Trump plans 20 percent Mexico tax
January 27, 2017
Mexican President Enrique Peña Nieto canceled his planned trip to Washington next week to consult with President Donald Trump as Trump's spokesman announced that Trump plans to pay for a new southern border wall with a 20 percent tax on all goods imported from Mexico, The Washington Post reported.
That would presumably apply to agricultural products, including fruits and vegetables that are staples in U.S. grocery stores.
The Agriculture Department's Foreign Agricultural Service website notes, "Under the North American Free Trade Agreement (NAFTA), Mexico and the United States have eliminated all tariffs and quantitative restrictions on agricultural goods and have strengthened scientific ties to eradicate diseases and pests, conduct research and enhance conservation."
Trump this week signed an executive order indicating his intent to cancel NAFTA and negotiate bilateral trade agreements with Mexico and Canada.
“If you tax that $50 billion at 20 percent of imports
— which is by the way a practice that 160 other countries do
— right now our country’s policy is to tax exports and let imports flow freely in, which is ridiculous. By doing it that we can do $10 billion a year and easily pay for the wall just through that mechanism alone.” Sean Spicer, White House press secretary
Trump spoke to a Republican congressional policy retreat in Philadelphia today.
"The president of Mexico and myself have agreed to cancel our planned meeting" next Tuesday, Trump said. "Unless Mexico is going to treat the United States fairly, with respect, such a meeting would be fruitless."
The Post said it is not clear how the Trump administration would impose a new tax on Mexican exports. But spokesman Sean Spicer said it would be part of a broader plan to tax imports from countries with which the United States has a trade deficit, like Mexico.
"If you tax that $50 billion at 20 percent of imports — which is by the way a practice that 160 other countries do — right now our country's policy is to tax exports and let imports flow freely in, which is ridiculous," Spicer told reporters. "By doing it that we can do $10 billion a year and easily pay for the wall just through that mechanism alone. That's really going to provide the funding."
United Fresh Produce Association President and CEO Tom Stenzel said, "It is very troubling for world food and agricultural markets for administration spokespersons to bandy about terms like a 20 percent tax on all imports from Mexico or other countries."
"The United States both exports and imports a very large amount of foods and agricultural products, and is dependent on fair and open markets," Stenzel said. "The U.S. has laws and trade agreements in place that do not allow any administration to unilaterally start adding these types of tariffs.
"But, if the administration does choose to renegotiate trade agreements and ask Congress to work toward imposing such a tariff on foods, we risk provoking a trade war that would harm both American agricultural producers and consumers. Consider the impact on American consumers of a 20 percent hike in the cost of foods such as bananas, mangoes and other products that we simply can't grow in the United States. And, consider what other countries would do to block U.S. exports in retaliation.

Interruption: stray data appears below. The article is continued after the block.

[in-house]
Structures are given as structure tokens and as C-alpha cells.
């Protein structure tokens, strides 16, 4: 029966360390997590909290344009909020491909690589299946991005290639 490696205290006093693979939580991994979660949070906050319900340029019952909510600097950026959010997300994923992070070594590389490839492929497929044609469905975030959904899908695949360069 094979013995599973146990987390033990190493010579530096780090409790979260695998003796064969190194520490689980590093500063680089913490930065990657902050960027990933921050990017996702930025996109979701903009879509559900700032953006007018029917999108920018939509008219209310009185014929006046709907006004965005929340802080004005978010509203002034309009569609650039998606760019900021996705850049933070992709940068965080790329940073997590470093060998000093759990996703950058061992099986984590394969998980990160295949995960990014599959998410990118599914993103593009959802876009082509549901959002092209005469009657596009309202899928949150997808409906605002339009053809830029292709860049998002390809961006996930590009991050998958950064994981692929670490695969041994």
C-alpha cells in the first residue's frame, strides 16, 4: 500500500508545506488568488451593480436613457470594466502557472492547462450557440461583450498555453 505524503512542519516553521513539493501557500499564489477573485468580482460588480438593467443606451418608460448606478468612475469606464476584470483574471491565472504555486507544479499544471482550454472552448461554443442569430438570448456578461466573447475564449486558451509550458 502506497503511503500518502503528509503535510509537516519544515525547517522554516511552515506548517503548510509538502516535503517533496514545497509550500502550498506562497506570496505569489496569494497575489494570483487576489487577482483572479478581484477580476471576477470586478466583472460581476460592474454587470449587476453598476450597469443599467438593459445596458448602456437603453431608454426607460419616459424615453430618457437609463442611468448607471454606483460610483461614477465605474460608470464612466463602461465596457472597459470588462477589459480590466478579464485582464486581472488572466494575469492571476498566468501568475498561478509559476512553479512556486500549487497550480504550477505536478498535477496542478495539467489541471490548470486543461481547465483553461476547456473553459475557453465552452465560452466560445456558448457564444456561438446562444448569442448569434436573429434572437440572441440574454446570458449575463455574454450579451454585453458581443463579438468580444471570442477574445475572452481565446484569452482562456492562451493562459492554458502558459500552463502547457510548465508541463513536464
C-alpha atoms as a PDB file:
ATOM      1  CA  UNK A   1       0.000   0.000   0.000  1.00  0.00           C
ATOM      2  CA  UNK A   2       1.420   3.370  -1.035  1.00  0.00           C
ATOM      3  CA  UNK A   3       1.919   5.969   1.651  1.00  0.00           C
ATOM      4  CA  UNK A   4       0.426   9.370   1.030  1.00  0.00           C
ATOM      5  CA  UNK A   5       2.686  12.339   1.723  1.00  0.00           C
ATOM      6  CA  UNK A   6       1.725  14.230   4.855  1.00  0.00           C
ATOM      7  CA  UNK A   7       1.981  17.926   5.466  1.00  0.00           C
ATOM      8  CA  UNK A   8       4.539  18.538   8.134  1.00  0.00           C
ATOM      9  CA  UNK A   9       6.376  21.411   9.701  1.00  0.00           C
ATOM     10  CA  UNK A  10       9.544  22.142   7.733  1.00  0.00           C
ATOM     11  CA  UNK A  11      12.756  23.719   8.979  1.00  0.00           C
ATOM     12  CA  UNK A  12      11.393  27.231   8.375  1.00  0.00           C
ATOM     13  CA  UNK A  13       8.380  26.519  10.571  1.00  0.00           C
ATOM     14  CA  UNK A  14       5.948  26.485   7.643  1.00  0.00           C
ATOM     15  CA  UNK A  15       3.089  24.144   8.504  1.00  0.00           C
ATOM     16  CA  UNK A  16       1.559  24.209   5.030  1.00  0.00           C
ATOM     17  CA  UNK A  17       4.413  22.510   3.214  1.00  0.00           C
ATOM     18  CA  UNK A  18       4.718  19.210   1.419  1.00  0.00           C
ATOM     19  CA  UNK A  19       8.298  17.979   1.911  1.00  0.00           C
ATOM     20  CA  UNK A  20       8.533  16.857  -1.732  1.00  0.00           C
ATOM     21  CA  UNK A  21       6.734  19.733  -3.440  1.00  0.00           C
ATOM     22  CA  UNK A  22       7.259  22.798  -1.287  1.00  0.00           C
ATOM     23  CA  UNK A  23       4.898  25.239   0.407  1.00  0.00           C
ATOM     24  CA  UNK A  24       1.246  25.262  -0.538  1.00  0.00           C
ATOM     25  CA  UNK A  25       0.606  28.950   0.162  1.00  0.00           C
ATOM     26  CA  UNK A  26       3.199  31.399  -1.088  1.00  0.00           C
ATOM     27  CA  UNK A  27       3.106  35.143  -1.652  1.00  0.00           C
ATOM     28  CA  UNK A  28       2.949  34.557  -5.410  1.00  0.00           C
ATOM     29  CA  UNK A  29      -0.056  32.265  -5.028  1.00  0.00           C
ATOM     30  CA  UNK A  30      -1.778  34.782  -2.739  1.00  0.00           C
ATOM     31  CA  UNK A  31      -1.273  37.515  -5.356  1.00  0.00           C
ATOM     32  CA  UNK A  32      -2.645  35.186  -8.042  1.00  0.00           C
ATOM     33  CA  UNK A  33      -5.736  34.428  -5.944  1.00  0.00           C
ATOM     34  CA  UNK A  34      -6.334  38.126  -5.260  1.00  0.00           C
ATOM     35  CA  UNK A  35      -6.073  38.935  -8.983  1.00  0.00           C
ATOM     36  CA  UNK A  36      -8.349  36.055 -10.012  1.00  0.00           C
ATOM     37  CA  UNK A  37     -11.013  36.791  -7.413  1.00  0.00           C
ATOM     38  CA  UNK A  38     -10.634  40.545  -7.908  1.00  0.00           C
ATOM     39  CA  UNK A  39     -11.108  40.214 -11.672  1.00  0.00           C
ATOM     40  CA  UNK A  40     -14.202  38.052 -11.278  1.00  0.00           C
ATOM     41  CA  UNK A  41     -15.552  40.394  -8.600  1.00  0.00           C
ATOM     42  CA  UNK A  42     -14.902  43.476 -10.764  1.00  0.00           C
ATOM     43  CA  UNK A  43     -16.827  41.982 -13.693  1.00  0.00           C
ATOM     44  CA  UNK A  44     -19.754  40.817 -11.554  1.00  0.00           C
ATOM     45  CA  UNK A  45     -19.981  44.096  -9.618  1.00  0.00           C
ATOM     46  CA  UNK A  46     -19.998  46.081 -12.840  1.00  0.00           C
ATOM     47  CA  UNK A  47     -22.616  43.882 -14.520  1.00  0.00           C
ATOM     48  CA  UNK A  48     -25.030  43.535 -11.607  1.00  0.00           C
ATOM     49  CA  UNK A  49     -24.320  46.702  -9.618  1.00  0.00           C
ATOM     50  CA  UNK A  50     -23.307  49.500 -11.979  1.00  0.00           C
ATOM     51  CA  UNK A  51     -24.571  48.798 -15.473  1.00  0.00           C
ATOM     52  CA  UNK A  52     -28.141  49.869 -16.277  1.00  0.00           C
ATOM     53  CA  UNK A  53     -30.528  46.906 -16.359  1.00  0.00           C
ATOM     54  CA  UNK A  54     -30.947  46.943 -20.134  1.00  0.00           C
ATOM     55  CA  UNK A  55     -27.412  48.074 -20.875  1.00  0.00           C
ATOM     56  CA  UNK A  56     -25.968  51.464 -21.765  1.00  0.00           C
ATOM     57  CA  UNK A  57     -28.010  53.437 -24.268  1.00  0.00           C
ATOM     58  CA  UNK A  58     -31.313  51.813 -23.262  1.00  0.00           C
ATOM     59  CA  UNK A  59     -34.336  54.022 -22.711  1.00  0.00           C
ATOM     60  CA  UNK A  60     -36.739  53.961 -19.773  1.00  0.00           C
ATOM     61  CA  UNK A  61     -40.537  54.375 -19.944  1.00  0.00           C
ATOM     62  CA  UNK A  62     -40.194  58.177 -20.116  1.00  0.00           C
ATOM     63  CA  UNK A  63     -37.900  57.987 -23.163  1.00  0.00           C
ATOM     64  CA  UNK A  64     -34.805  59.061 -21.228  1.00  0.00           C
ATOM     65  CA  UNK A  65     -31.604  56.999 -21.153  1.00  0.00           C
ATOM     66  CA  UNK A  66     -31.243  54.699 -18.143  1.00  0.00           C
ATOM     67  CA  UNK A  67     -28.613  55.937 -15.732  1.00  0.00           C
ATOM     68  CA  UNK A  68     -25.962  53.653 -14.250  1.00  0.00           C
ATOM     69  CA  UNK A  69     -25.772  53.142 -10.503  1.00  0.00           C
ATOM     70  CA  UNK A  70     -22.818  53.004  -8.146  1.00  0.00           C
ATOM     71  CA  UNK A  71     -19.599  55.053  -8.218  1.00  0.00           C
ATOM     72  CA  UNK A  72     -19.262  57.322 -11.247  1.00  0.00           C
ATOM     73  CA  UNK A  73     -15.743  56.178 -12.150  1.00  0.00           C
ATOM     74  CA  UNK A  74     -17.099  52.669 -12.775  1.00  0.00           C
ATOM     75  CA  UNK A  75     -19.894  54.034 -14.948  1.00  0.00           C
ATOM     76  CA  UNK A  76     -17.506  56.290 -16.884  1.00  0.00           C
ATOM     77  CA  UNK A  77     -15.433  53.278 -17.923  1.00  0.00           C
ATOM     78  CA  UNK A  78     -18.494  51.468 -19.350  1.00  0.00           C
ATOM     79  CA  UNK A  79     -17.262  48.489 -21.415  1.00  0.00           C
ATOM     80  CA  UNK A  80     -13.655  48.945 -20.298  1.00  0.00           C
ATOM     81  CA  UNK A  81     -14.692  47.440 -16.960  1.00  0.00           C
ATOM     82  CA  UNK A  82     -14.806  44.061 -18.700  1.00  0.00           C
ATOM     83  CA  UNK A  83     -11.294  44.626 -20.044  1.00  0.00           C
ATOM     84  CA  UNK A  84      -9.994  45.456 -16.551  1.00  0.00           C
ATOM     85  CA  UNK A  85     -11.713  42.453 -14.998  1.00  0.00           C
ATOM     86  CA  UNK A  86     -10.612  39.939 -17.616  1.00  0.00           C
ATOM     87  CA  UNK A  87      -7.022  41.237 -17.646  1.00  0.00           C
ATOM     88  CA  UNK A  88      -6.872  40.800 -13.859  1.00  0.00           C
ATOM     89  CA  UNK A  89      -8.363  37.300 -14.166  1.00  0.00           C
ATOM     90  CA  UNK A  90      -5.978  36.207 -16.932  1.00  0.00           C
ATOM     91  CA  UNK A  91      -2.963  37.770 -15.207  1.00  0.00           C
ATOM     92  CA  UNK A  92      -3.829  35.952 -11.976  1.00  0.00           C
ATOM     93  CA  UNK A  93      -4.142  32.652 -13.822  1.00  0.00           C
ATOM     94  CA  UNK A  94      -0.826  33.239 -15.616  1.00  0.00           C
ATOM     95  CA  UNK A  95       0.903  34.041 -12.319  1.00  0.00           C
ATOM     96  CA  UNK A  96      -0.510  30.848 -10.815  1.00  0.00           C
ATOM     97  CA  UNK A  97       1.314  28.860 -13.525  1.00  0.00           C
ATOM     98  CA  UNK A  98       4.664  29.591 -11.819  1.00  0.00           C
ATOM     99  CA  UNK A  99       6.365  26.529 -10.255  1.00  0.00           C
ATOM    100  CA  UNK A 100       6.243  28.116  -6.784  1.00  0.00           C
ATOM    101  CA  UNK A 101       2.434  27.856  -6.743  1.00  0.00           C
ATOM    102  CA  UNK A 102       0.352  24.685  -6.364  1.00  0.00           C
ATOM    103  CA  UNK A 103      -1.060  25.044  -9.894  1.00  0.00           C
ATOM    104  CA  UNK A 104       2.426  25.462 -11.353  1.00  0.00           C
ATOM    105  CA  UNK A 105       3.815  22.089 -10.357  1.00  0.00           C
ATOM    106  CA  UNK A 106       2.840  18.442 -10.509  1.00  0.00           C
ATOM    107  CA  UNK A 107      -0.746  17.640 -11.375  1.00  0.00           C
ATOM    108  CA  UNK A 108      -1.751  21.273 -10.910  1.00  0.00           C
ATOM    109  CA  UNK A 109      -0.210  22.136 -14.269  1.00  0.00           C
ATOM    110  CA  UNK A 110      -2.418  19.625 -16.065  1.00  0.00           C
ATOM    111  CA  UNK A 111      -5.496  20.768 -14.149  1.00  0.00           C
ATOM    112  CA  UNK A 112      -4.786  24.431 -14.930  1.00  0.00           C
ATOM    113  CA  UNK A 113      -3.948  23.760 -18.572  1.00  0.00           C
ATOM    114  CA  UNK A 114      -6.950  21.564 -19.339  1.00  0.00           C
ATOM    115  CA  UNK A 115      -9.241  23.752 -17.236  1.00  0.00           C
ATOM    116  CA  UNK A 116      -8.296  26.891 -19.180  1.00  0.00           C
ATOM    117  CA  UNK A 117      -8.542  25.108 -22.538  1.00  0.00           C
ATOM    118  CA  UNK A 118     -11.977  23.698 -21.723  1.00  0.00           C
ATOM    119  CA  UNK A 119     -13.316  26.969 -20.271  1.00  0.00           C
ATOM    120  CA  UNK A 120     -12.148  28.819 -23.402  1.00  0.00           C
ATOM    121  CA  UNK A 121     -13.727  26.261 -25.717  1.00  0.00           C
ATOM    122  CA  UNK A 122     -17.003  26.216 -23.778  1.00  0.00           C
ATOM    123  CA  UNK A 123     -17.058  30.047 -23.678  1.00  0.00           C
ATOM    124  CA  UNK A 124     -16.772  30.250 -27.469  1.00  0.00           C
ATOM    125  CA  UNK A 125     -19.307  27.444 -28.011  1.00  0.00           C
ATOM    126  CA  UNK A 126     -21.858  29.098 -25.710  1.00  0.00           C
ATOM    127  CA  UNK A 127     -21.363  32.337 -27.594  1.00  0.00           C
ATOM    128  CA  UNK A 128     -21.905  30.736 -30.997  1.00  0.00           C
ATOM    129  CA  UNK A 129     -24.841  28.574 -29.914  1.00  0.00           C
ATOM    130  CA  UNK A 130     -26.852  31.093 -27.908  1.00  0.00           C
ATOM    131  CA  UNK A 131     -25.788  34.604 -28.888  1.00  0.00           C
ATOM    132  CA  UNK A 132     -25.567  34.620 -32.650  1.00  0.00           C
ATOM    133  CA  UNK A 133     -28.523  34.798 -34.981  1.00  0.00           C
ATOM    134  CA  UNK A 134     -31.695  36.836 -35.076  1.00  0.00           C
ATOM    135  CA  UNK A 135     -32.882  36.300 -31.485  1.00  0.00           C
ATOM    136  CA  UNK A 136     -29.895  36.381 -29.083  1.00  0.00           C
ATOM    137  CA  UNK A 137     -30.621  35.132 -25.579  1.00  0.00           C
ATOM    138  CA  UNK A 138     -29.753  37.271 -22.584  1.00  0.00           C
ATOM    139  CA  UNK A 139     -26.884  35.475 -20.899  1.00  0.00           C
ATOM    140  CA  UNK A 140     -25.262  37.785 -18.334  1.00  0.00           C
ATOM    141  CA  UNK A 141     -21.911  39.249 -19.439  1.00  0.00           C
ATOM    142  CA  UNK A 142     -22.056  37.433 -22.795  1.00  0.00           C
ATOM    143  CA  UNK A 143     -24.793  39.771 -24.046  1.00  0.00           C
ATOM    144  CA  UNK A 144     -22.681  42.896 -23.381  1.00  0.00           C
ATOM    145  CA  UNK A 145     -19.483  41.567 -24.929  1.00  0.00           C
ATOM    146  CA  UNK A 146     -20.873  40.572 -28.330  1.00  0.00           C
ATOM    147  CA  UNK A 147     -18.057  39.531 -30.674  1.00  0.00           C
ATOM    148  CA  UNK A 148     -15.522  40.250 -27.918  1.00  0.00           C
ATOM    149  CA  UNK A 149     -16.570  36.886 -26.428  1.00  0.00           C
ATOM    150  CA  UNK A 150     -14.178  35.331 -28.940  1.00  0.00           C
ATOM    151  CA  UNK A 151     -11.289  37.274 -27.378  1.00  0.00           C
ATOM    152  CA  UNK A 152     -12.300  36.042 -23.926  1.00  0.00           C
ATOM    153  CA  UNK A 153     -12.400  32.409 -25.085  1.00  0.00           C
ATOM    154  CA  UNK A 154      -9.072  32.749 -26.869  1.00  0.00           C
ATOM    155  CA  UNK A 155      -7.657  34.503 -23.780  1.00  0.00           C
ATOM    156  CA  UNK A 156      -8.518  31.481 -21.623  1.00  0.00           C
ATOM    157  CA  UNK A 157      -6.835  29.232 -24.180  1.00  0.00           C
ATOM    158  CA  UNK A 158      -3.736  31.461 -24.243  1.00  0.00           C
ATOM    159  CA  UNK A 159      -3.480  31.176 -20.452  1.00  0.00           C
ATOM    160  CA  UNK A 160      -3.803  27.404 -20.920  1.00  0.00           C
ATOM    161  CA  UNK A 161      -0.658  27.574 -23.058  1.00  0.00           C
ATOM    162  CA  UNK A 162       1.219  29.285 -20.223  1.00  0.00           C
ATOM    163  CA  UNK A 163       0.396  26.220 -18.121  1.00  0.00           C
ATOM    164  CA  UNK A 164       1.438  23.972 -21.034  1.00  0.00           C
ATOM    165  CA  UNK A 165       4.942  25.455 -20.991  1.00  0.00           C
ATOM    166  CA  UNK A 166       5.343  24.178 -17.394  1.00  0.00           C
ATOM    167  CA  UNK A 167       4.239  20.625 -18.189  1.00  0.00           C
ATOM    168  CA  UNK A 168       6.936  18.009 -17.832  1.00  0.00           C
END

"As the administration looks to incentivize manufacturing jobs in the U.S., we urge President Trump to consider the unique nature of food and not place a new 'food tax' on American consumers," Stenzel said.
Trump signed executive orders Thursday directing the Homeland Security Department to build a wall on the border with Mexico and to toughen immigration enforcement. Nieto said Mexico would not pay for the wall, and at first aides said he was considering not traveling to Washington for the meeting. Today Trump tweeted he was considering canceling the meeting and Nieto then canceled his trip.
Meanwhile, California Gov. Jerry Brown, a Democrat, said his state would defend undocumented immigrants, and mayors across the country said they would contest Trump's plan to stop federal grants to cities that harbor undocumented residents.
In his state-of-the-state speech this week, Brown said, "Let me be clear: We will defend everybody — every man, woman and child — who has come here for a better life and has contributed to the well-being of our state."
Mayors in New York, Los Angeles, Seattle and other places said they would not go along with Trump's tough stance on immigration and that his order to make sanctuary cities ineligible for federal grants is unconstitutional.
The United Farm Workers asked who will perform all kinds of jobs in the United States if Trump actually follows through on his proposals.
United Farm Workers President Arturo Rodriguez issued the following statement in response to Trump's executive orders:
"U.S. Department of Labor surveys show the majority of U.S. farm workers are undocumented. The United Farm Workers' anecdotal experience in California and other states where we are active shows the percentage of undocumented workers is even higher.
"So if today's executive orders from Donald Trump signal the beginning of fulfilling his oft-repeated campaign pledge to deport the undocumented, then who is going to feed America? Who is going to feed the guests at Trump hotels and golf courses? Who is going to feed Donald Trump?"
–The Hagstrom Report